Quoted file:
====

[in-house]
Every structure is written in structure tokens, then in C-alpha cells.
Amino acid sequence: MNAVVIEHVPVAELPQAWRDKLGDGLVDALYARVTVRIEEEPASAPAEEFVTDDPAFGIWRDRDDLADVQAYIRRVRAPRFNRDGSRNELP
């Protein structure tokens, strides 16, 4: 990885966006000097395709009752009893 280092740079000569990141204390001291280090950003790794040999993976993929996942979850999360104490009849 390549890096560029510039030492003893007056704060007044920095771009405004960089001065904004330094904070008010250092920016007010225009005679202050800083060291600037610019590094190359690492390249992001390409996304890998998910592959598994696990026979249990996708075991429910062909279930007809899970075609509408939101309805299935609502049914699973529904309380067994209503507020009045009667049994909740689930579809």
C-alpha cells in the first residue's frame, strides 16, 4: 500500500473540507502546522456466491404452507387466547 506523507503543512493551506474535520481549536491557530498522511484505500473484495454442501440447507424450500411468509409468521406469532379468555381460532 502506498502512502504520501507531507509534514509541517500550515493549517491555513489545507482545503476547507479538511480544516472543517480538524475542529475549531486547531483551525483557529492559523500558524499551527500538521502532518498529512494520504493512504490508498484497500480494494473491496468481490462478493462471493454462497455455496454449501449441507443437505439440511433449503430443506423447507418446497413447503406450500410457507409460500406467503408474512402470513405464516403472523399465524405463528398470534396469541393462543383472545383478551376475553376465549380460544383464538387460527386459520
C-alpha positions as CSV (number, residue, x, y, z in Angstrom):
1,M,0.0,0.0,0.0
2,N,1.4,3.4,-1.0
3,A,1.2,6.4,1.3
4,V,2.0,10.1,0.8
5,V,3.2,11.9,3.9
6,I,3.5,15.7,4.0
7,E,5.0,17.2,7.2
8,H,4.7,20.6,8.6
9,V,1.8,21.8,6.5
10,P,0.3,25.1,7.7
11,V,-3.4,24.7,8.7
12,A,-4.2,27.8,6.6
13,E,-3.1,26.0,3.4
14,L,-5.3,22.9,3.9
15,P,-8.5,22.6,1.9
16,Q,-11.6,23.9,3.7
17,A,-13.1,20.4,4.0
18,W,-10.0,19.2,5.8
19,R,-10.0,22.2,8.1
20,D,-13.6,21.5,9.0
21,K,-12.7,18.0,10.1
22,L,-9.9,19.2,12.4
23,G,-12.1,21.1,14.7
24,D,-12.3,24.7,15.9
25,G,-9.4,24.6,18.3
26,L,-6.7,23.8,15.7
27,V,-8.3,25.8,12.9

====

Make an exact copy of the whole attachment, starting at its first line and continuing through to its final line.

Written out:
[in-house]
Every structure is written in structure tokens, then in C-alpha cells.
Amino acid sequence: MNAVVIEHVPVAELPQAWRDKLGDGLVDALYARVTVRIEEEPASAPAEEFVTDDPAFGIWRDRDDLADVQAYIRRVRAPRFNRDGSRNELP
């Protein structure tokens, strides 16, 4: 990885966006000097395709009752009893 280092740079000569990141204390001291280090950003790794040999993976993929996942979850999360104490009849 390549890096560029510039030492003893007056704060007044920095771009405004960089001065904004330094904070008010250092920016007010225009005679202050800083060291600037610019590094190359690492390249992001390409996304890998998910592959598994696990026979249990996708075991429910062909279930007809899970075609509408939101309805299935609502049914699973529904309380067994209503507020009045009667049994909740689930579809």
C-alpha cells in the first residue's frame, strides 16, 4: 500500500473540507502546522456466491404452507387466547 506523507503543512493551506474535520481549536491557530498522511484505500473484495454442501440447507424450500411468509409468521406469532379468555381460532 502506498502512502504520501507531507509534514509541517500550515493549517491555513489545507482545503476547507479538511480544516472543517480538524475542529475549531486547531483551525483557529492559523500558524499551527500538521502532518498529512494520504493512504490508498484497500480494494473491496468481490462478493462471493454462497455455496454449501449441507443437505439440511433449503430443506423447507418446497413447503406450500410457507409460500406467503408474512402470513405464516403472523399465524405463528398470534396469541393462543383472545383478551376475553376465549380460544383464538387460527386459520
C-alpha positions as CSV (number, residue, x, y, z in Angstrom):
1,M,0.0,0.0,0.0
2,N,1.4,3.4,-1.0
3,A,1.2,6.4,1.3
4,V,2.0,10.1,0.8
5,V,3.2,11.9,3.9
6,I,3.5,15.7,4.0
7,E,5.0,17.2,7.2
8,H,4.7,20.6,8.6
9,V,1.8,21.8,6.5
10,P,0.3,25.1,7.7
11,V,-3.4,24.7,8.7
12,A,-4.2,27.8,6.6
13,E,-3.1,26.0,3.4
14,L,-5.3,22.9,3.9
15,P,-8.5,22.6,1.9
16,Q,-11.6,23.9,3.7
17,A,-13.1,20.4,4.0
18,W,-10.0,19.2,5.8
19,R,-10.0,22.2,8.1
20,D,-13.6,21.5,9.0
21,K,-12.7,18.0,10.1
22,L,-9.9,19.2,12.4
23,G,-12.1,21.1,14.7
24,D,-12.3,24.7,15.9
25,G,-9.4,24.6,18.3
26,L,-6.7,23.8,15.7
27,V,-8.3,25.8,12.9